DEVICE EVALUATION DIRECTOR ANDERSEN LEAVING FDA TO JOIN COSMETICS GROUP
This article was originally published in The Gray Sheet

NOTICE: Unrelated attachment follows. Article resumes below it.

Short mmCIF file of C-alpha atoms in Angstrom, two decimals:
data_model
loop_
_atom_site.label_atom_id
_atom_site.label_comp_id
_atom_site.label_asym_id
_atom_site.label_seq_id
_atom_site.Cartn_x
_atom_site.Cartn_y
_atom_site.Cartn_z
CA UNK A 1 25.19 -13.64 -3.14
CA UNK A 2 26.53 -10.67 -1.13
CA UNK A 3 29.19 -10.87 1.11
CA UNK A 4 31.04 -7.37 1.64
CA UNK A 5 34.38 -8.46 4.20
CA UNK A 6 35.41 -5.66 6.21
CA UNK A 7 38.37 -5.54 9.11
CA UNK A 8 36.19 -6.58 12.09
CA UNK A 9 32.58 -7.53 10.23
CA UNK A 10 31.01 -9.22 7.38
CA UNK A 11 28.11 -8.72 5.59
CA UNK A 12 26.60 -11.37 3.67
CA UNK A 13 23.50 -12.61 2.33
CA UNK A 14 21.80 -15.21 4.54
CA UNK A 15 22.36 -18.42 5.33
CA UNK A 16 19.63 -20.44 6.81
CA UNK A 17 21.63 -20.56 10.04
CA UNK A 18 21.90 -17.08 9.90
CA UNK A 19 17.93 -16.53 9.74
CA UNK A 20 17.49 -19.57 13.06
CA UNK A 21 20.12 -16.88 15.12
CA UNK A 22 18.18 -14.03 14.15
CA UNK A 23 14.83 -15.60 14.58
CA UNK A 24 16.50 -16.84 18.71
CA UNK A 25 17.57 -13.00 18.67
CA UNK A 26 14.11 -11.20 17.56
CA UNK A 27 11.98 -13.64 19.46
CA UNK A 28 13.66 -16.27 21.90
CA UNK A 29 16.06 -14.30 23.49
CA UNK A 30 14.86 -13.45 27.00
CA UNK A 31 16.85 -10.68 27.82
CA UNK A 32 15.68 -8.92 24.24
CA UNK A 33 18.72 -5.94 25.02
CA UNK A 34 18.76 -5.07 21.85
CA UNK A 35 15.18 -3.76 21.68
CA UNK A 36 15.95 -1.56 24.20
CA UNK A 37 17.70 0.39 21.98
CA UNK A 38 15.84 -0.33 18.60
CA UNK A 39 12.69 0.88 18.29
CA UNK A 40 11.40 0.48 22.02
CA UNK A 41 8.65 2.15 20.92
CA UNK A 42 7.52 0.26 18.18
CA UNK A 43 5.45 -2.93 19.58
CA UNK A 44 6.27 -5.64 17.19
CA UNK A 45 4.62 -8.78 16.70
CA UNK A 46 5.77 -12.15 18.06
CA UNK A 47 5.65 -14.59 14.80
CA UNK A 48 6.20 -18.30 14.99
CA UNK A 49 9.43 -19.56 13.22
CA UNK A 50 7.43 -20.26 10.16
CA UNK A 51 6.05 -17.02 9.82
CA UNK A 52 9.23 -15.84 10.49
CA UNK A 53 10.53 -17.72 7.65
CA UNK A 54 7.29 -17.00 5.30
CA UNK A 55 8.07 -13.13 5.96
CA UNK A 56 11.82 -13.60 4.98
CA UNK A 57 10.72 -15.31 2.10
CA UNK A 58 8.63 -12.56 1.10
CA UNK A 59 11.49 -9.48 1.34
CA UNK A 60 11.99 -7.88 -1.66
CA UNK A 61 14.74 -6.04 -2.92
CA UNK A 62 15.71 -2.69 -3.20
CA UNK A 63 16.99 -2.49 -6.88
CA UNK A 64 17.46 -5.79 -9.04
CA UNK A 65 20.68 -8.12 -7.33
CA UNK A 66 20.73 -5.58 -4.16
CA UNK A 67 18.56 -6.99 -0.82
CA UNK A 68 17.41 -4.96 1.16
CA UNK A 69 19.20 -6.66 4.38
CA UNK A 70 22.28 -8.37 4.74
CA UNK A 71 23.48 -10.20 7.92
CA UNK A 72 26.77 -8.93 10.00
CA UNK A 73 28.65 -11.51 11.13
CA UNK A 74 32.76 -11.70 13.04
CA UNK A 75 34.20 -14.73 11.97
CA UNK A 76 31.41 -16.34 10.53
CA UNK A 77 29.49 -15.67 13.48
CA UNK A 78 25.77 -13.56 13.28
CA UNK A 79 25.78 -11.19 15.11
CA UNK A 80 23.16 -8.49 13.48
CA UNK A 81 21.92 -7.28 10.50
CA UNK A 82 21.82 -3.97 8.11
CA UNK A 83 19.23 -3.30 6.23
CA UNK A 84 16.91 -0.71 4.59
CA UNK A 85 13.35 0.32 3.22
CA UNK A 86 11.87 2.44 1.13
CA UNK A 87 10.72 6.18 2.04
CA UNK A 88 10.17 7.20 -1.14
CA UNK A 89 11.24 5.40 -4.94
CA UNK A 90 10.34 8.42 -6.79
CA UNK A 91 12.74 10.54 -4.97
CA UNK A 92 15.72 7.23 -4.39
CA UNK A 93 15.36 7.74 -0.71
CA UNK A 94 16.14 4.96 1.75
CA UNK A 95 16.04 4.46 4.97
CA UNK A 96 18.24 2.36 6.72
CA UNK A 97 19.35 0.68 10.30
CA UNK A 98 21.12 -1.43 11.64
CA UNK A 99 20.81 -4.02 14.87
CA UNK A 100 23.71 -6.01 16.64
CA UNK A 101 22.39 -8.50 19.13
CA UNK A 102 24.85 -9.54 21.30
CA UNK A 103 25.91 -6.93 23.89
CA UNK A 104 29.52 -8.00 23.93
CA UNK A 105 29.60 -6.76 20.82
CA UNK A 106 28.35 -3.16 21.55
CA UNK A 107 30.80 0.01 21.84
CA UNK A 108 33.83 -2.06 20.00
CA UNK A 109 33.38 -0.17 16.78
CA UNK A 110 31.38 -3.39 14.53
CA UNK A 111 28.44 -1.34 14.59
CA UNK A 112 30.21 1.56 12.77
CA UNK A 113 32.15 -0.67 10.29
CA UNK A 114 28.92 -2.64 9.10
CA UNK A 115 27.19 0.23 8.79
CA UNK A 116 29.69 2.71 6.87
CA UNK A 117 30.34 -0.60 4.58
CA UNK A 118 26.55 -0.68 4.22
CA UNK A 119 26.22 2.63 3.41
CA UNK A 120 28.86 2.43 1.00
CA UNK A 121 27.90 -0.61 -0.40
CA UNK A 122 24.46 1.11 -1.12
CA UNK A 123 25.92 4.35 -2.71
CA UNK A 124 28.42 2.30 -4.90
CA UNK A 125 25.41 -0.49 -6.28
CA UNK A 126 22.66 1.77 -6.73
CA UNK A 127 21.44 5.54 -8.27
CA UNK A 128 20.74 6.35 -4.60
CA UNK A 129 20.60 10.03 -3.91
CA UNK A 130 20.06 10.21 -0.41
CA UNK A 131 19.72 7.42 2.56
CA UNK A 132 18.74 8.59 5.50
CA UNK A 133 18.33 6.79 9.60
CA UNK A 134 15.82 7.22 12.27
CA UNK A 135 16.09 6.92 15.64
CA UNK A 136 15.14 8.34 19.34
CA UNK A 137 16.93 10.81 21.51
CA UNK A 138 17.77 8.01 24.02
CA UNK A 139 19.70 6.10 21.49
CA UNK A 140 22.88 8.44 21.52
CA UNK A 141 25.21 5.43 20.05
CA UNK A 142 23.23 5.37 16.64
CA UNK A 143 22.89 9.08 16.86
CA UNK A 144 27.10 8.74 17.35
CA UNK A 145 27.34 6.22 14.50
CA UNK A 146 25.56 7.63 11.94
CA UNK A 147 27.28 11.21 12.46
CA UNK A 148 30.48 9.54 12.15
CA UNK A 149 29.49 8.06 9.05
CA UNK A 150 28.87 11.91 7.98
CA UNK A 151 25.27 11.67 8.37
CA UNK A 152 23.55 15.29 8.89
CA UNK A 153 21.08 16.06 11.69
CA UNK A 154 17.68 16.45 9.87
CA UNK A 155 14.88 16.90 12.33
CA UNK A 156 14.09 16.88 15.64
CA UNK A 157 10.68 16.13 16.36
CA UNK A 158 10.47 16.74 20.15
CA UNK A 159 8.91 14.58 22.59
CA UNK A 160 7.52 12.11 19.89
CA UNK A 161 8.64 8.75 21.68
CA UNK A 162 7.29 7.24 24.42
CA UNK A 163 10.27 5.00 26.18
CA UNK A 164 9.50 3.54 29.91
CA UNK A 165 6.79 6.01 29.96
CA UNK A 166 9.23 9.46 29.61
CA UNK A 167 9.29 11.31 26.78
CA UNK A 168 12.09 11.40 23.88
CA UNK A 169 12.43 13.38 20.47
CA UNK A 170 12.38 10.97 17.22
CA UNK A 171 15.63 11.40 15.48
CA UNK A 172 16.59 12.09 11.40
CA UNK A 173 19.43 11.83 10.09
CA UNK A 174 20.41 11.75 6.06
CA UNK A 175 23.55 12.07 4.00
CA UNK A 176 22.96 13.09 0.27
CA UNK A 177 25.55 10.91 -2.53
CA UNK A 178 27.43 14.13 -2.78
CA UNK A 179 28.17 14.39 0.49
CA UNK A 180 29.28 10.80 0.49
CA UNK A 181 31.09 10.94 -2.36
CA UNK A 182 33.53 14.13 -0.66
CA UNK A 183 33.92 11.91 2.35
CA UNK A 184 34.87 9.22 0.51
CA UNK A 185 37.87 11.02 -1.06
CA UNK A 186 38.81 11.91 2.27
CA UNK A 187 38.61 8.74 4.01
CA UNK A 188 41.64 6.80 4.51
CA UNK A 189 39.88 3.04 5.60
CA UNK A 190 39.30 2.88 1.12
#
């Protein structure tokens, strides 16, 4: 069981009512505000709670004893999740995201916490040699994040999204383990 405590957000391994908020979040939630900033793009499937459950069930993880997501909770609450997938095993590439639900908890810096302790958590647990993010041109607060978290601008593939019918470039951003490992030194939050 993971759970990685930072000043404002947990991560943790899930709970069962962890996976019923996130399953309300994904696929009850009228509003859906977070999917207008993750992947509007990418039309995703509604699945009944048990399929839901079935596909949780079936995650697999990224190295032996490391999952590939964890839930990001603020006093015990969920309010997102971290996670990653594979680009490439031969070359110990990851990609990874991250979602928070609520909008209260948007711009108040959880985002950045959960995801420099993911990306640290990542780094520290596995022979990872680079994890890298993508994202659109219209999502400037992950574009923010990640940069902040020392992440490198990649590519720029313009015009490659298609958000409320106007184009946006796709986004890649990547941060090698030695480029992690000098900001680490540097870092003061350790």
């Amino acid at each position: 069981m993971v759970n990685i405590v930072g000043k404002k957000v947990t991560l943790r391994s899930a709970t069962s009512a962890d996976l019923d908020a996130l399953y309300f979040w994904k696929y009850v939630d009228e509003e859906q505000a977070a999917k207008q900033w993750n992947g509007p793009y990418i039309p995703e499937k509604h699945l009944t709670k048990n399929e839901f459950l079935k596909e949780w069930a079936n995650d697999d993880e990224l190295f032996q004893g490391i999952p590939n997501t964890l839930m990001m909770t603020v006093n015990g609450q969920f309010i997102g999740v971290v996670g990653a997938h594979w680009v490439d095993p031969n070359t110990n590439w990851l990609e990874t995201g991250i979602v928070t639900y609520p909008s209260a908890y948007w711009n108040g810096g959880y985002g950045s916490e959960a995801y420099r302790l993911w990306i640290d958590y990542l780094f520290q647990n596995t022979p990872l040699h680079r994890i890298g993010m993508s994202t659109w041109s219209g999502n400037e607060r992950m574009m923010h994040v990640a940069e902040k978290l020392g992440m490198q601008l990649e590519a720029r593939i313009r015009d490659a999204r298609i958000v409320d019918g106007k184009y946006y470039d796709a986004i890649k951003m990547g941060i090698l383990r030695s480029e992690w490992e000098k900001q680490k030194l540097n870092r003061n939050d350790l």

DEVICE EVALUATION DIRECTOR ANDERSEN LEAVING FDA TO JOIN COSMETICS GROUP on April 30. FDA's Office of Device Evaluation Acting Director Alan Andersen is leaving the agency to serve as director and scientific coordinator of the Cosmetic Ingredient Review Committee, an independent panel funded by the Cosmetic, Toiletries and Fragrances Association. The committee, which is comprised of scientists and representatives from industry, FDA and CTFA, reviews and develops reports on the safety of cosmetic ingredients. Andersen told ODE staff about his plans to leave the agency on March 25. Andersen's departure provides Center for Devices and Radiological Health Director Bruce Burlington with an opportunity to hand-pick an administrator to direct efforts to revive the troubled device evaluation program. A replacement is expected to be named prior to Andersen's departure. A 22-year FDA veteran, Andersen moved to the top ODE post in April 1992 following the ouster of Robert Sheridan. The move of Andersen to the helm of ODE, which occurred in the wake of the silicone gel breast implant controversy, was seen as an indication that FDA was placing greater emphasis on scientific rigor in the device evaluation program. Andersen has an MS and a PhD in biophysics from Pennsylvania State University; Sheridan holds a BA in economics from Georgetown University. Andersen directed CDRH's office of science and technology for two years before moving to ODE and served as deputy OST director from 1986 to 1990. Between 1981 and 1986, Andersen was associate director of standards in the former Bureau of Medical Devices and deputy director of CDRH's office of standards and regulations. Andersen worked in the former Bureau of Radiological Health from 1971 to 1981. The next ODE director will face formidable challenges. ODE is under fire from industry and Congress because of the sagging level of device approvals and the mounting application backlog. Industry also is up in arms about ODE's increased emphasis on randomized trials in device applications. One of the director's first major tasks will be to respond to a report by Rep. John Dingell's (D-Mich.) Energy and Commerce oversight subcommittee. The report is expected to be highly critical of ODE and include recommendations for major changes in the device review program. Previously slated for a late March release, the report is now expected to be issued in late April.
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